Caption: The 2020 Democratic race began with the most diverse group of candidates in the nation’s history. Former Vice President Joe Biden would be the one to clinch the primary.
An Illinois law was also passed this year giving students up to two hours off from school to vote.
Business struggles and successes
Andy’s Frozen Custard. Panera Bread. Barnes & Noble. All of these Northwestern student staples closed in downtown Evanston this year, along with a number of smaller, local businesses, including Market Fresh Books, boutique Coucou & Olive and Williams Shoes the Walking Spirit.
Independent businesses in Evanston have suffered recently due to competition from chains, increased parking fees, high rent and online shopping, among other issues. The pandemic has also exacerbated economic problems, with many small businesses unable to receive government loans.
[In depth: The big fight to shop small]
Despite businesses suffering, there have also been several successes. Reza’s Restaurant brings Persian cuisine to downtown Evanston in Pete Miller’s former location. Newport Coffee House and Backlot Coffee both opened over the past year in downtown Evanston. And if you’re looking for hidden gems just a few minutes from campus, the Main-Dempster Mile is the place to go.
Fights against climate change
As climate change becomes an increasing threat, high school students took matters into their own hands, petitioning City Council to take more action on climate change and, earlier in the academic year, joining a September global climate strike. Climate change’s threats to the Chicago area include increased heat waves and more intense bursts of precipitation, according to scientists who study the issue.
[In depth: How climate change can affect Evanston’s sewers]
The implementers of the city’s Climate Action and Resilience Plan praised outreach as its major success one year after adoption as businesses and residents came together to tackle the plan’s ambitious goals, including 100 percent renewable energy by 2030.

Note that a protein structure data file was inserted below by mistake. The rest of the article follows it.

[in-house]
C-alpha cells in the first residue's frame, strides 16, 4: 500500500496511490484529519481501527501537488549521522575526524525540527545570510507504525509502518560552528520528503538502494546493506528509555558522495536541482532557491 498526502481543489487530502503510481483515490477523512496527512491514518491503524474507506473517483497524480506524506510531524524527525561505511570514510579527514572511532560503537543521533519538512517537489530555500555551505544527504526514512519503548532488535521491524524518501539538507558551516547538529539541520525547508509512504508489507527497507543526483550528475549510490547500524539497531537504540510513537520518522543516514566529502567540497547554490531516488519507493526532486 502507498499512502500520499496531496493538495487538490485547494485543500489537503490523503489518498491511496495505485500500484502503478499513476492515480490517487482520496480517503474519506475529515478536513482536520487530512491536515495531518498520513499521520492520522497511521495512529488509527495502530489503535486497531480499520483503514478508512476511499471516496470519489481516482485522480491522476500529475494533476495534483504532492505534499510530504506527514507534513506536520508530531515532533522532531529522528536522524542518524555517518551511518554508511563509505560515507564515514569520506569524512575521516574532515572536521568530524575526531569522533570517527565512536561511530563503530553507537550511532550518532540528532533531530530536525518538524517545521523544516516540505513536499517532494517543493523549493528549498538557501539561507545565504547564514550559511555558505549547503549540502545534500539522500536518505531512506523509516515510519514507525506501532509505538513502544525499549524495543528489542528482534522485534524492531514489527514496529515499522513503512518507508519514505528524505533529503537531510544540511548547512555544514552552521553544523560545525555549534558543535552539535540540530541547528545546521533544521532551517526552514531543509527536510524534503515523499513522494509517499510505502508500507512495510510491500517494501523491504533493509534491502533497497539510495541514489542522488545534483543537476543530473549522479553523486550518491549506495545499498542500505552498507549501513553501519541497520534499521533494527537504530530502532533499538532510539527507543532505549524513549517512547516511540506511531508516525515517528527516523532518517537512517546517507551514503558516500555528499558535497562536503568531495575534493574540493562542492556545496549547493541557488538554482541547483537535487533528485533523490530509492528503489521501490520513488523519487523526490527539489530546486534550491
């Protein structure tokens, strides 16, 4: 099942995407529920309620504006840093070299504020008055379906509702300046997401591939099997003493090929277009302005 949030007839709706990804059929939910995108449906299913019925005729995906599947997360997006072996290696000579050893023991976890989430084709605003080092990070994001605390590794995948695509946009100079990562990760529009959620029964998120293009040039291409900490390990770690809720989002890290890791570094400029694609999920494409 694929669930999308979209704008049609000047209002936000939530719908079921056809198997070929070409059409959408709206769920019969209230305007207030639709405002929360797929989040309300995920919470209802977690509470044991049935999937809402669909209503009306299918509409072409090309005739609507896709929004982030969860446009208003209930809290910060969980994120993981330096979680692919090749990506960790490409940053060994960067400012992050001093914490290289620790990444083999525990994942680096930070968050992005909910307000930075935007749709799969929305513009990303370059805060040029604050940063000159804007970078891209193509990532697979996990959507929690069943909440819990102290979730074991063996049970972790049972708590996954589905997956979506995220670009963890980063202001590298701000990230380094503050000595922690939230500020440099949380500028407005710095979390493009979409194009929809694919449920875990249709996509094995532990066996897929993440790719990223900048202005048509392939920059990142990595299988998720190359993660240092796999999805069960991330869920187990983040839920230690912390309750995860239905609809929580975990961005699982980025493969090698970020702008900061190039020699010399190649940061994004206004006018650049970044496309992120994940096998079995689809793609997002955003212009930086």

Two school districts call Evanston home: Evanston/Skokie School District 65 and Evanston Township High School District 202. Both will be starting off the school year remotely, but for some parents with at-risk students, no back-to-school options are good ones. Online changes have been particularly frustrating for ETHS students who took remote Advanced Placement tests, citing timing difficulties with the shorter, 45-minute test and struggles submitting the exam online.
In January, a District 65 accountability report found opportunity gaps still persist between black and white students, with, for example, 83 percent of white students meeting or exceeding English language arts college readiness benchmarks, compared with just 33 percent of black students. The district’s new superintendent, Devon Horton, hopes to address this gap, however. An ETHS report from November also revealed racial success disparities, with white students having an average GPA of 3.4, compared to a 2.6 for black female students and a 2.3 for black male students.
[In depth: A look at one teacher’s fight against transgender discrimination]